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Paul Aiken
Brock Kowalchuk, left, helps Carly Smith, an applied math major, sign up for stusbooks.org Friday at CU s Engineering Center. Kowalchuk is one of the creators of the site, which connects students buying and selling used textbooks.

Price comparison

“Essentials of Economics”

Class: ECON1000

Stusbooks.org: used $30

CU Bookstore: new $104.75, used $78.50

Colorado Bookstore on the Hill: new $115, used $86.25

Amazon: new $84.99, used $70, plus $3.99 shipping

**********************************

“Prego! Invitation to Italian”

Class: ITAL1010

Stusbooks.org: used $100

CU Bookstore: new $104.75, used $78.50

Colorado Bookstore on the Hill: new $168, used $126

Amazon: new $64.95, used $54, plus $3.99 shipping

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“Project Management”

Class: EMEN4030

Stusbooks.org: used $100

CU Bookstore: new $188, used $141, rent $84.75

Colorado Bookstore on the Hill: new $65.95, used $49.45, rent $29.70

Amazon: new $123.99, used $100.24, plus $3.99 shipping

Five University of Colorado students have created a free website they say could save their fellow students hundreds of dollars on textbooks every semester.

The new site, stusbooks.org — short for students’ books — is exclusive to CU, connecting local students who are looking to buy or sell used textbooks.

Site co-founder Logan Meyer, a mechanical engineering senior, had the idea after spending an “absurd” amount of money on his fall textbooks. With the help of fellow students Brock Kowalchuk, Tommy Benning, Matt Saverin and Sameer Patel the site was up and running at the beginning of the fall semester.

“We’ve all been ripped off by the bookstore,” Meyer said. “Everyone wants to save money on textbooks, and I think we can do that by taking the middle man out.”

The site creators said the hope is that students will be able to get more money for their books than they would selling them back to the bookstore, while simultaneously being able to buy books for less.

Bryan Elmer, manager for the Colorado Bookstore on the Hill, said renting may still be the cheapest option if students are purely concerned about cost.

“We rent at 45 percent of the new book price,” Elmer said. “Plus, here you know what you’re getting, which is not always the case online.”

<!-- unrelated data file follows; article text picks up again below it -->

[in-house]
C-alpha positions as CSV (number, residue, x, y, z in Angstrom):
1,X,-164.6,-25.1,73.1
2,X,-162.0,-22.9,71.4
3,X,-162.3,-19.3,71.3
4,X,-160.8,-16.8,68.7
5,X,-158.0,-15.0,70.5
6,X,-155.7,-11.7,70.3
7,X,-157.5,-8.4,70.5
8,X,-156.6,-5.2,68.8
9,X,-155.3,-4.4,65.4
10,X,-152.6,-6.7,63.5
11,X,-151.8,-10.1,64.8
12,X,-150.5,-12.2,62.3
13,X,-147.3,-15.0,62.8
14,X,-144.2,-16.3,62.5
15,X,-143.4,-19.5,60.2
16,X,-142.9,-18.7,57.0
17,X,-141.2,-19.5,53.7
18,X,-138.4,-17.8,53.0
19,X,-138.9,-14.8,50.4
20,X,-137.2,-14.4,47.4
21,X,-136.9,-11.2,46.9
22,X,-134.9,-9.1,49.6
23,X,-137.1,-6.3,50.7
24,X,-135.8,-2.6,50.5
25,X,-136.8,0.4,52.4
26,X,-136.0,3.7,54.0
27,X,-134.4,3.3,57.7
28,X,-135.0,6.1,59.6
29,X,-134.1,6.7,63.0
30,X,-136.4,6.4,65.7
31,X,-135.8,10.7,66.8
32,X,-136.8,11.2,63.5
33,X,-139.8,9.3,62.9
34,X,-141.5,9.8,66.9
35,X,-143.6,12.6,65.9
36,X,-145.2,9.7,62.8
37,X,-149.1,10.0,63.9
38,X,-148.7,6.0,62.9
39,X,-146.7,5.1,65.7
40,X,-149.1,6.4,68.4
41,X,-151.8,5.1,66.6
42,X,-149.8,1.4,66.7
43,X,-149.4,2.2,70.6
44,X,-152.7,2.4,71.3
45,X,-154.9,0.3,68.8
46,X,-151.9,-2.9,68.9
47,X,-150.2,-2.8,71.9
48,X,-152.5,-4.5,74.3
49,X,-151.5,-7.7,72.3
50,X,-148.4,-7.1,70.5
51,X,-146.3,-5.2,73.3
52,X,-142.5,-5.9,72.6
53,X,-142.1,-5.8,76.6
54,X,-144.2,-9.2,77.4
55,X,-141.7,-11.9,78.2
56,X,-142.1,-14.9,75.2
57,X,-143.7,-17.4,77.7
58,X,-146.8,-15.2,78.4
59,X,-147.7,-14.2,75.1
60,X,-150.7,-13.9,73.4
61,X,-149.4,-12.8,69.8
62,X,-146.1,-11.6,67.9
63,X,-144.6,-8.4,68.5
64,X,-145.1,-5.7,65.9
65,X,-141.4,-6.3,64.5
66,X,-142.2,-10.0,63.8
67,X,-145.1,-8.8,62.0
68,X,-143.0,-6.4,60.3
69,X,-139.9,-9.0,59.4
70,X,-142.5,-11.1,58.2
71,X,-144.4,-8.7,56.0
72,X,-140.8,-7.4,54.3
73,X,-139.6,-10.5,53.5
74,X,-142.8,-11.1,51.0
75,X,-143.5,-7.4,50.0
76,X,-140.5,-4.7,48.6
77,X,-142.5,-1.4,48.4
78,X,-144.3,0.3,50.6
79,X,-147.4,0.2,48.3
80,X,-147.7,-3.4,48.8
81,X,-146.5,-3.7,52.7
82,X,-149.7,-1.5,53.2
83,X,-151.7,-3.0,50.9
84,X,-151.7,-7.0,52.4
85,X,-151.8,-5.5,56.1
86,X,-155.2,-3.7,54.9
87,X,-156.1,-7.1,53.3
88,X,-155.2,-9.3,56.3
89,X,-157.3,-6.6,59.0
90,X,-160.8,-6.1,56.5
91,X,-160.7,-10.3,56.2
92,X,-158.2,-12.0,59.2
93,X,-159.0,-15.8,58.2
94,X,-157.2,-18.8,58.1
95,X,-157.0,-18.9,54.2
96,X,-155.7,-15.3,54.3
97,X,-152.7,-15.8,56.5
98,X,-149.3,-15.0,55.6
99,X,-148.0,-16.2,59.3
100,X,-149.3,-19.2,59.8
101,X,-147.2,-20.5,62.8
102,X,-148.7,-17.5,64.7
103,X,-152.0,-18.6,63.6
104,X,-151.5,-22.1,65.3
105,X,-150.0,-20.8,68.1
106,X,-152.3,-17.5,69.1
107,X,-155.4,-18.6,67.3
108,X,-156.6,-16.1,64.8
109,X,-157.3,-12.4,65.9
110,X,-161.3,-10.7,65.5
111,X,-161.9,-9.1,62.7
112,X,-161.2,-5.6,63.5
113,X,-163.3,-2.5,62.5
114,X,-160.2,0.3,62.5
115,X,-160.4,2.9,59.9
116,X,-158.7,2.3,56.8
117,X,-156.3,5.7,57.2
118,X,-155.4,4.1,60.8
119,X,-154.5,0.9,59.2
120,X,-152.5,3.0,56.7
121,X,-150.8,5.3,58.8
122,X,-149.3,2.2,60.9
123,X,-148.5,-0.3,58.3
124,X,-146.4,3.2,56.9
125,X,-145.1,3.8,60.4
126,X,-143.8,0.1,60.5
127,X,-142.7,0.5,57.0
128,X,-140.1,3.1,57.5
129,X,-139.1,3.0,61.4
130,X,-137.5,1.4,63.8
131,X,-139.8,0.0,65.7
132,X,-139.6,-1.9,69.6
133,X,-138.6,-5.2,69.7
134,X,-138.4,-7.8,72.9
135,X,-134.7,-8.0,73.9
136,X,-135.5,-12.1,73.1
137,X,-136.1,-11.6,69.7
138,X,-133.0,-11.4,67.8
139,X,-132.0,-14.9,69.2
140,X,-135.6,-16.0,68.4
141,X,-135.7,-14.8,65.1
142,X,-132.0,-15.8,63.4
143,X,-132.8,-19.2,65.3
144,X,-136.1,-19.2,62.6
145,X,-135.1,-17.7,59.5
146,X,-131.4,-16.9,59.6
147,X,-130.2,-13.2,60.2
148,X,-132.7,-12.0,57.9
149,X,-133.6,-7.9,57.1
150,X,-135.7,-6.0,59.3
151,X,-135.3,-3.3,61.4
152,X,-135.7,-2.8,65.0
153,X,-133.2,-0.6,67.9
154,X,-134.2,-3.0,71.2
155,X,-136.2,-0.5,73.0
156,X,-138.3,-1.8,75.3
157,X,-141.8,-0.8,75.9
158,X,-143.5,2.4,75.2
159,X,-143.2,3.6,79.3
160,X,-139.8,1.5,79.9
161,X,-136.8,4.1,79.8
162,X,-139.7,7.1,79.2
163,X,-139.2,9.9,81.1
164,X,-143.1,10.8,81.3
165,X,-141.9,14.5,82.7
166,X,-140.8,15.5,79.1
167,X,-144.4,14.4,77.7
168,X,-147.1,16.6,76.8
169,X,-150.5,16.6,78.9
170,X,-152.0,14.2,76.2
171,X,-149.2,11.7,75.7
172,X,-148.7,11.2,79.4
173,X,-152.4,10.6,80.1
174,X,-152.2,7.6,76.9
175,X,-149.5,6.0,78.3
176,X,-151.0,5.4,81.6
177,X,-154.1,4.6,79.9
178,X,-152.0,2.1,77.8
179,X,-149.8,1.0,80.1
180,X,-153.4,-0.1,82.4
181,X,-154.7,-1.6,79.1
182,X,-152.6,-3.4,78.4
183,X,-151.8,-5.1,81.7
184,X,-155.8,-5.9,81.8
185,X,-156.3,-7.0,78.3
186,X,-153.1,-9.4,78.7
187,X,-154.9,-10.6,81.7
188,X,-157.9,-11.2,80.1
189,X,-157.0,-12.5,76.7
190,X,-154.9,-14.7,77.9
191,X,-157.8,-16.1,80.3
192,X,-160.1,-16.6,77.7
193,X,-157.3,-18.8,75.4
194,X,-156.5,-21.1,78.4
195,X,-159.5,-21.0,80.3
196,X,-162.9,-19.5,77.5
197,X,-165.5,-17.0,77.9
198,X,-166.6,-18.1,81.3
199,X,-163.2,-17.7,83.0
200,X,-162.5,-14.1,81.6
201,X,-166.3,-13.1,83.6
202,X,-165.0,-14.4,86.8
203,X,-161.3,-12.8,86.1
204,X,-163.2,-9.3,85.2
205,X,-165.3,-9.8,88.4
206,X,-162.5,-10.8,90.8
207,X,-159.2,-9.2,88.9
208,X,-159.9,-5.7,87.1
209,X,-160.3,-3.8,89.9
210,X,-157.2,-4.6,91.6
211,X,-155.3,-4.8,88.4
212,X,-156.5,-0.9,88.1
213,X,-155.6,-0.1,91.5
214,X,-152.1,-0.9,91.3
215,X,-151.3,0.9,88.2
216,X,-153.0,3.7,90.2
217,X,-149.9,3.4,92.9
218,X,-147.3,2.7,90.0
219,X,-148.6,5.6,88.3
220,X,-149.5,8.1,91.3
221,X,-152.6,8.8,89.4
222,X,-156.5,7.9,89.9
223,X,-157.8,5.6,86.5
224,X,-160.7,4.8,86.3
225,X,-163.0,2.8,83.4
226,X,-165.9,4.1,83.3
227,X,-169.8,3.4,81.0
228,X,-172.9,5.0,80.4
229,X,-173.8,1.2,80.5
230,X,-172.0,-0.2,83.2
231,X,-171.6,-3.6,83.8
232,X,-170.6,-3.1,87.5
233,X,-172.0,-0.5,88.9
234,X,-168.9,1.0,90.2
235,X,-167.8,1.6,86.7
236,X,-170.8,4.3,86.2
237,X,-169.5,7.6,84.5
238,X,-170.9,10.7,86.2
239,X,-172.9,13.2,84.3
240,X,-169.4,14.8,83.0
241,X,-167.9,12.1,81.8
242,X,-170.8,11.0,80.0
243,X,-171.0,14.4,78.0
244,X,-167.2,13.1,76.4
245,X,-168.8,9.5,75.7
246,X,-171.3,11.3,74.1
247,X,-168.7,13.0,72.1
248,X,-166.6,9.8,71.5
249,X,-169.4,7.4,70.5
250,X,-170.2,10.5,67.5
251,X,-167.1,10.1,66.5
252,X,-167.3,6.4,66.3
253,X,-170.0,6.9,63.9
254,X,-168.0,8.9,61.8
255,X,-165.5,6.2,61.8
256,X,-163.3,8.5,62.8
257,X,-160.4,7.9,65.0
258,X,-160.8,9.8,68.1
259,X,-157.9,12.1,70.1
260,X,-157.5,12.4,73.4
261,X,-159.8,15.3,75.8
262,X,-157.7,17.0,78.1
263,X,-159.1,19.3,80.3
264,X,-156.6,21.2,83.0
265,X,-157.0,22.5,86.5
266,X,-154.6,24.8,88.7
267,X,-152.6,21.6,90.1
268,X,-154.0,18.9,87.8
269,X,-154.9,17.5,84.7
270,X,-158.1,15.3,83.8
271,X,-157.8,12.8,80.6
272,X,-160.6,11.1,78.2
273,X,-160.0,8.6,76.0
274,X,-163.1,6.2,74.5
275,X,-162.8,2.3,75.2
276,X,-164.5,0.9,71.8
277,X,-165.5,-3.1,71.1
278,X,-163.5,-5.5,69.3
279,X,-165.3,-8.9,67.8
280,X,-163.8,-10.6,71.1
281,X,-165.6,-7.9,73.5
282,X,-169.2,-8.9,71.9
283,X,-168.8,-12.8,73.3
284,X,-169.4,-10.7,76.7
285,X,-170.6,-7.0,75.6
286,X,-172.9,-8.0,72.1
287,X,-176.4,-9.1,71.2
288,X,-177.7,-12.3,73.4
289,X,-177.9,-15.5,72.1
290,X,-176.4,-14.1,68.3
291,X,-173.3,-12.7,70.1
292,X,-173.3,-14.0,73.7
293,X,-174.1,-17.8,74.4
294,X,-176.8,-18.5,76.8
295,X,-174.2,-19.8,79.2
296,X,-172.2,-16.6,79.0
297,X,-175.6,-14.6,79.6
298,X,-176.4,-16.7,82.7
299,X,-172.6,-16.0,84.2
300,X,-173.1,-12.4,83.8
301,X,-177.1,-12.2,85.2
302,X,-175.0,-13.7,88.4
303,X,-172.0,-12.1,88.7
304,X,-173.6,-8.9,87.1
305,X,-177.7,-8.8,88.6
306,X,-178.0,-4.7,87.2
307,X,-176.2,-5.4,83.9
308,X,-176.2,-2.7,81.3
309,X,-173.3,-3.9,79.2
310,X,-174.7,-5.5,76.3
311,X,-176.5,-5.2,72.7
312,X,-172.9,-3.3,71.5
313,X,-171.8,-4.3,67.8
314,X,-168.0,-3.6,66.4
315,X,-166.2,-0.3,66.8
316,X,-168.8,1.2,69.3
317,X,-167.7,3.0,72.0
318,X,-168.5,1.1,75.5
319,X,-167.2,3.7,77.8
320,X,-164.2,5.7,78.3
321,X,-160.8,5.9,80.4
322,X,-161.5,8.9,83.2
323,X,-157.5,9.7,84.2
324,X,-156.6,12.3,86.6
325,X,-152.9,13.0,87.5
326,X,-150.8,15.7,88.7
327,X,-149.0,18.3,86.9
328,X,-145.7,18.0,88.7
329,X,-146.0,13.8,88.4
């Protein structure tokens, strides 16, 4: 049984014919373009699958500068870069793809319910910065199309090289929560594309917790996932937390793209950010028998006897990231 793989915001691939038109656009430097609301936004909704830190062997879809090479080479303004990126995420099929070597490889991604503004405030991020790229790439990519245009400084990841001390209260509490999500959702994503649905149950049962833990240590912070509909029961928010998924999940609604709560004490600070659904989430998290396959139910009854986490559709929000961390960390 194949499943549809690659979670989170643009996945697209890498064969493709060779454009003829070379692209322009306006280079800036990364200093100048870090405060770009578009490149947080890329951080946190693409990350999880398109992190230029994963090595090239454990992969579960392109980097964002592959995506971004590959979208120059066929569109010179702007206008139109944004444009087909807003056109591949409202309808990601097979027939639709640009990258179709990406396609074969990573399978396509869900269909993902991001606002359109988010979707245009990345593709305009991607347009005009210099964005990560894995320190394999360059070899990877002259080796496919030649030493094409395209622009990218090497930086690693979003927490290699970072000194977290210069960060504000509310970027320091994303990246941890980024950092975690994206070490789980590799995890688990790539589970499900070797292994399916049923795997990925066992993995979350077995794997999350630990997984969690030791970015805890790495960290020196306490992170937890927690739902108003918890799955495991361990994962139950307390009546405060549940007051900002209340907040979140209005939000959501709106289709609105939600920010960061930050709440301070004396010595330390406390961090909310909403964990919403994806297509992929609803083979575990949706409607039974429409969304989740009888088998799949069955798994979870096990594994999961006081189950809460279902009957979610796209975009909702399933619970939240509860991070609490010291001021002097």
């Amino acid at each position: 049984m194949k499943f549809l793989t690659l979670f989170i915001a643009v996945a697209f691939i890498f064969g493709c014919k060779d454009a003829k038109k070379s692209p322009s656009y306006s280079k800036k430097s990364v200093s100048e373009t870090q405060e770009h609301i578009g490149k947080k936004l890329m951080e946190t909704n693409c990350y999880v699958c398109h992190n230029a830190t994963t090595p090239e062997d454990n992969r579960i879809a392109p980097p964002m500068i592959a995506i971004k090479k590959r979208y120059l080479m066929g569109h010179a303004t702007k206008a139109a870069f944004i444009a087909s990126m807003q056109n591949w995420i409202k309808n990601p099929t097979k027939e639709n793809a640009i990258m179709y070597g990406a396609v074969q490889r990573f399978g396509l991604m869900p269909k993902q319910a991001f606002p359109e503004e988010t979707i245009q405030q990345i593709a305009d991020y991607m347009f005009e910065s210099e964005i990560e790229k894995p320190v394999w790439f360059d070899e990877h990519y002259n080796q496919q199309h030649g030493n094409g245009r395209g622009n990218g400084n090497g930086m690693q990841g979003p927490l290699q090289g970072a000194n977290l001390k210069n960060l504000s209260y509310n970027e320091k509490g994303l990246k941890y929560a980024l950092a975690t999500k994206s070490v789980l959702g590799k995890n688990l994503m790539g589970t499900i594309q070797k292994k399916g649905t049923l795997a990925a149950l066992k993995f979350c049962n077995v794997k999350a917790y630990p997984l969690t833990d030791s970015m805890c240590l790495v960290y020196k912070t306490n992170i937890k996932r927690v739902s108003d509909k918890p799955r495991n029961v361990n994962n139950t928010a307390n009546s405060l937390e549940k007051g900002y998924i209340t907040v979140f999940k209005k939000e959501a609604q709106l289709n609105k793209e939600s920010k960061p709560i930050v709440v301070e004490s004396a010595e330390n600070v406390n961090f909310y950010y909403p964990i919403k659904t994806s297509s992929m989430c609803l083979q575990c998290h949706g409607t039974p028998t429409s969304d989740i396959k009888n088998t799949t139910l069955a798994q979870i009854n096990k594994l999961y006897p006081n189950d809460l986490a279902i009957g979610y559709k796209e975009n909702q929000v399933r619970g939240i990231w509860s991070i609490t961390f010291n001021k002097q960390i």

Pam Mills, director of the CU bookstore inside the University Memorial Center, said students should shop around for the best prices but there are other factors to consider.

“It’s important to look at things like shipping costs and return policies among other things,” Mills said. “Sometimes the cheapest prices isn’t always the best option for students.”

Mills also said the bookstore is a one-stop-shop for students, providing them with not only with all the textbooks they may need, but also other course materials like lab instruments or eye goggles.

But Kowalchuk, one of stusbooks.org‘s creators, said hassles and shipping costs are eliminated by the Web site since it’s limited to CU students, who can meet in person.

The site, which is free to both sellers and buyers, requires a colorado.edu email address to sign up. Students post an asking price and other details about their textbooks, much like amazon.com or Craig’s List, but the creators are not profiting from the transactions, sending the benefits directly to the sellers and buyers.

“It’s so much more convenient for students,” said Kowalchuk, an aerospace engineering senior. “There’s really no downside to posting on the site.”

This month will be the first transition time for the site, the time of the year when students are looking to buy or sell books as the semesters change. There are currently 120 students with textbooks posted on the site, but the founders said they’re hoping that number will drastically increase as finals approach and more students begin looking to sell back their books.

CU sophomore Jorge Casas posted three books for sale on stusbooks.org after seeing a flier on campus advertising the site. He said the convenience of the site is appealing and he’s hoping for a good price on his books. Casas said he’s also looking for books he needs for the spring semester.

“I decided to use the site because I know how annoying shipping costs can be,” he said. “The transactions and delivery can all occur at your convenience.”

So far Casas hasn’t had any luck buying or selling, but he’s hoping he’ll see a better response as word spreads about the site.

Benning, a mechanical engineering senior, said the site also provides the potential for users to connect with other students who have taken the same class for advice or recommendations.

“If you’re buying a book from someone who took the class, you can ask questions about the class or the professor,” he said. “They might even have some old notes or tests that they might be willing to give you.”

Benning said he has been buying his engineering books from the same student every year. His supplier has always been one year ahead of him at CU, so he gets textbooks, notes and general advice on classes.

The creators said there’s not much in it for them other than the satisfaction of helping students beat the bookstore. But they would like to see the site grow and expand to other colleges in the future.

Otherwise, it’s a good resume builder for these soon-to-be graduates.

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